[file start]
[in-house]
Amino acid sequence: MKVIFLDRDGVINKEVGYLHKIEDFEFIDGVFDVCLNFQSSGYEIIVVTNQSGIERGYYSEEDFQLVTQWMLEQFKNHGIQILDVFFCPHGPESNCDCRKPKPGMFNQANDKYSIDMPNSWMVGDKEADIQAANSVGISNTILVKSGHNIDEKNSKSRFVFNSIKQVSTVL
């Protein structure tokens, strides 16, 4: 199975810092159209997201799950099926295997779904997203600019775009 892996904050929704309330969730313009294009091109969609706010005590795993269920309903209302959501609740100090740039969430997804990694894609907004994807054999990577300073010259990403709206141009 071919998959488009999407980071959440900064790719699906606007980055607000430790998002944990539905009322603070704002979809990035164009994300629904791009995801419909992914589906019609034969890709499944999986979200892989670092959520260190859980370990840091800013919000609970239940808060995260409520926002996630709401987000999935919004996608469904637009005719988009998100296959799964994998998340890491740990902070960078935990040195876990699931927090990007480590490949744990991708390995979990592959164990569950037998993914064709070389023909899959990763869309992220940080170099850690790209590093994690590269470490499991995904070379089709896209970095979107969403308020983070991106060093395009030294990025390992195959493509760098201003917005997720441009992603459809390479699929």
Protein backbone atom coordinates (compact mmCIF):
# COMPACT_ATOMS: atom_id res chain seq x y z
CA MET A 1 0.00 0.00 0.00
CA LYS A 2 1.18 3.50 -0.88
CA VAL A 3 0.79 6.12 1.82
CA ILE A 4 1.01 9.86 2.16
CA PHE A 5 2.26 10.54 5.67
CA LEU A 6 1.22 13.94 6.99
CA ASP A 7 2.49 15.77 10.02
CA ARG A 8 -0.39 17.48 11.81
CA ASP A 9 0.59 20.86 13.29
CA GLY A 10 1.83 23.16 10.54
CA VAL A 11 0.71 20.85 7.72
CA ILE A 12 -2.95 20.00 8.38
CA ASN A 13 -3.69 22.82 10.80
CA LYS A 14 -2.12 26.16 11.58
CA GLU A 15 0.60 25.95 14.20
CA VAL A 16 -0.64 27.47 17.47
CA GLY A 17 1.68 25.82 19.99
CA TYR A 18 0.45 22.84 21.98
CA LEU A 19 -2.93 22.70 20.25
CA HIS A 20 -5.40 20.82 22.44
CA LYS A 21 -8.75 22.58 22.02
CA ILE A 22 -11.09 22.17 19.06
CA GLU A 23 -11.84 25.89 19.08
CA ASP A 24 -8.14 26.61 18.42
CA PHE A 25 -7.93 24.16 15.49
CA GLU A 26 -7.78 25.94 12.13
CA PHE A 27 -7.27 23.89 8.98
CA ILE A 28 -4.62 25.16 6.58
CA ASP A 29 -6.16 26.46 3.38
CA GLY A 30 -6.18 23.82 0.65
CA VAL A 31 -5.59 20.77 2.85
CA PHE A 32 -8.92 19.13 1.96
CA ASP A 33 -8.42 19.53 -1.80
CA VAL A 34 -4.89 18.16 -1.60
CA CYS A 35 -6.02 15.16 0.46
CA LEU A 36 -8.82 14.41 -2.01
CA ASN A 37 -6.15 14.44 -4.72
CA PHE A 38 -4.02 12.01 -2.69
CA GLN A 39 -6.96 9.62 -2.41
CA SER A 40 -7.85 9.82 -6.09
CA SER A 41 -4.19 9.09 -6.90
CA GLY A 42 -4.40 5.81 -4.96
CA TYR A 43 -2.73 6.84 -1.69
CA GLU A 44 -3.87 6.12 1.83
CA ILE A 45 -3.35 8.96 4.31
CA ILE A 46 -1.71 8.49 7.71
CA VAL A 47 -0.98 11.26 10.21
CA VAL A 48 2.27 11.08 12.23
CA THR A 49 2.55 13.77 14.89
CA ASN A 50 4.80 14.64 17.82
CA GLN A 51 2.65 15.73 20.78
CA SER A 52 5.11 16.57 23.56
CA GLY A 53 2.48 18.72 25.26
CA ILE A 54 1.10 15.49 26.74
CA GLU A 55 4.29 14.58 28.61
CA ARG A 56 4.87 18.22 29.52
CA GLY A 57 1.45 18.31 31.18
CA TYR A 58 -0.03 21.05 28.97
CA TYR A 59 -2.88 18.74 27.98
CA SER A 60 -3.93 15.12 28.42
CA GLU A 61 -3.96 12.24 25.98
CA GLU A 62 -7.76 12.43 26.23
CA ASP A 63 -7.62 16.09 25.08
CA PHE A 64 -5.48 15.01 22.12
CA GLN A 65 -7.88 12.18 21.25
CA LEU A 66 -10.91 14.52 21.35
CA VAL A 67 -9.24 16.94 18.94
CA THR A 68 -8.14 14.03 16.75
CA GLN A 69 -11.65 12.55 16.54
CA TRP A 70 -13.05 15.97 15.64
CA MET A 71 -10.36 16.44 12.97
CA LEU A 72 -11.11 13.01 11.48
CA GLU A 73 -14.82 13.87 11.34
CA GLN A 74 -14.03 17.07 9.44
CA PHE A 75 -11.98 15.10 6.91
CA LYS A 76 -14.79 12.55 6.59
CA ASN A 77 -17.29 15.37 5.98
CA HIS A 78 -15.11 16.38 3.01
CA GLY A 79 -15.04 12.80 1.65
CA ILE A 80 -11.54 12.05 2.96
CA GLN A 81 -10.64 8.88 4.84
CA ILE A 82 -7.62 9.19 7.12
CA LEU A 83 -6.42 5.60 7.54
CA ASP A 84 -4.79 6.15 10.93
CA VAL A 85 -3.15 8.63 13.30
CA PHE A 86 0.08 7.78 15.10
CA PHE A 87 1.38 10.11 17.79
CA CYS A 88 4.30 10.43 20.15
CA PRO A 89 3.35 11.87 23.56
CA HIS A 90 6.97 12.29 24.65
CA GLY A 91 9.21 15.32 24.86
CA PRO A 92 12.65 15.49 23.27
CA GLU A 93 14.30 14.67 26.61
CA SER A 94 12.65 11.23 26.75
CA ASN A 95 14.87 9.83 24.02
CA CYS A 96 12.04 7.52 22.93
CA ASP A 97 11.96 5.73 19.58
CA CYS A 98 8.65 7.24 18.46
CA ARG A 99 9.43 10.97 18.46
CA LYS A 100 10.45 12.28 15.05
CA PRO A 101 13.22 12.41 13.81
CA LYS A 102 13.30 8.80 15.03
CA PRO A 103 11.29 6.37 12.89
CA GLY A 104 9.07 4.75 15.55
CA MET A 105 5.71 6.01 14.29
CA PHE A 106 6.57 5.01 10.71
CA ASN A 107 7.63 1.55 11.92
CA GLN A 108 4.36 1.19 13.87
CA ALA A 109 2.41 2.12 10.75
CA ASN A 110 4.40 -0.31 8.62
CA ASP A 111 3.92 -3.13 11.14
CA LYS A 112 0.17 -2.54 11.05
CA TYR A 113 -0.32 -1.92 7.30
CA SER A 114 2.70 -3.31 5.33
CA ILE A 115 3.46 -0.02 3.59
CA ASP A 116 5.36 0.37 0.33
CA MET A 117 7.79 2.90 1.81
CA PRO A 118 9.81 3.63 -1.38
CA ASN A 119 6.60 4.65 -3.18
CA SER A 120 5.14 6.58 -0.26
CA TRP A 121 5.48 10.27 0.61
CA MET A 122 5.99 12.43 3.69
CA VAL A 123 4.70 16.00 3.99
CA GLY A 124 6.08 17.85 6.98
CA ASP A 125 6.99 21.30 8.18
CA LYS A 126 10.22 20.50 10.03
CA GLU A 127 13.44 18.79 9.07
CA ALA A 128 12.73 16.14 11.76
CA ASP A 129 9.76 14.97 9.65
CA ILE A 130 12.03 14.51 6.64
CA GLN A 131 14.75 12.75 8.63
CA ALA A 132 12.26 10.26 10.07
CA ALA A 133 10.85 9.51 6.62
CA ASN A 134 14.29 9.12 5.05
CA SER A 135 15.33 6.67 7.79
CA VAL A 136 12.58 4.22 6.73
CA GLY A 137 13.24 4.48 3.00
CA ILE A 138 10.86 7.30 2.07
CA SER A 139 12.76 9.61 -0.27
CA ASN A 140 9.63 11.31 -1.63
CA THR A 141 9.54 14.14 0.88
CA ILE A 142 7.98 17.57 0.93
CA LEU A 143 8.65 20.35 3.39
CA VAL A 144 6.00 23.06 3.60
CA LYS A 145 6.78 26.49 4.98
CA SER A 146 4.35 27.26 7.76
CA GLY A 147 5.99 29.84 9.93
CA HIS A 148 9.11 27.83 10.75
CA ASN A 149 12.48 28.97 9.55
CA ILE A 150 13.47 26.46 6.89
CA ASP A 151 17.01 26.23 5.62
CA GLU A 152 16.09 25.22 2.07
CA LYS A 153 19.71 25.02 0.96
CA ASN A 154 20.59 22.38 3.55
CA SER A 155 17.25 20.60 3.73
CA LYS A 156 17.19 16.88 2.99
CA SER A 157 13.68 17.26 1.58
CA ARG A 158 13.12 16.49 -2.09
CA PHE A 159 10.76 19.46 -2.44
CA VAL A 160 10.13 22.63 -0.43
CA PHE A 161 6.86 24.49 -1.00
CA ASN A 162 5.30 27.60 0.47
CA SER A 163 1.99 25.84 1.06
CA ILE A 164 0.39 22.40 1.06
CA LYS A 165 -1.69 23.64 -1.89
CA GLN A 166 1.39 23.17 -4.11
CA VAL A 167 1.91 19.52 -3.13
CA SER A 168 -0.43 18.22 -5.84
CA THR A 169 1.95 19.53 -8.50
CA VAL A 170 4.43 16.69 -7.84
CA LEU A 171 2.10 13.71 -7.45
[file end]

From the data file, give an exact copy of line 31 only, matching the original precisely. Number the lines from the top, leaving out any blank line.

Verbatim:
CA GLU A 26 -7.78 25.94 12.13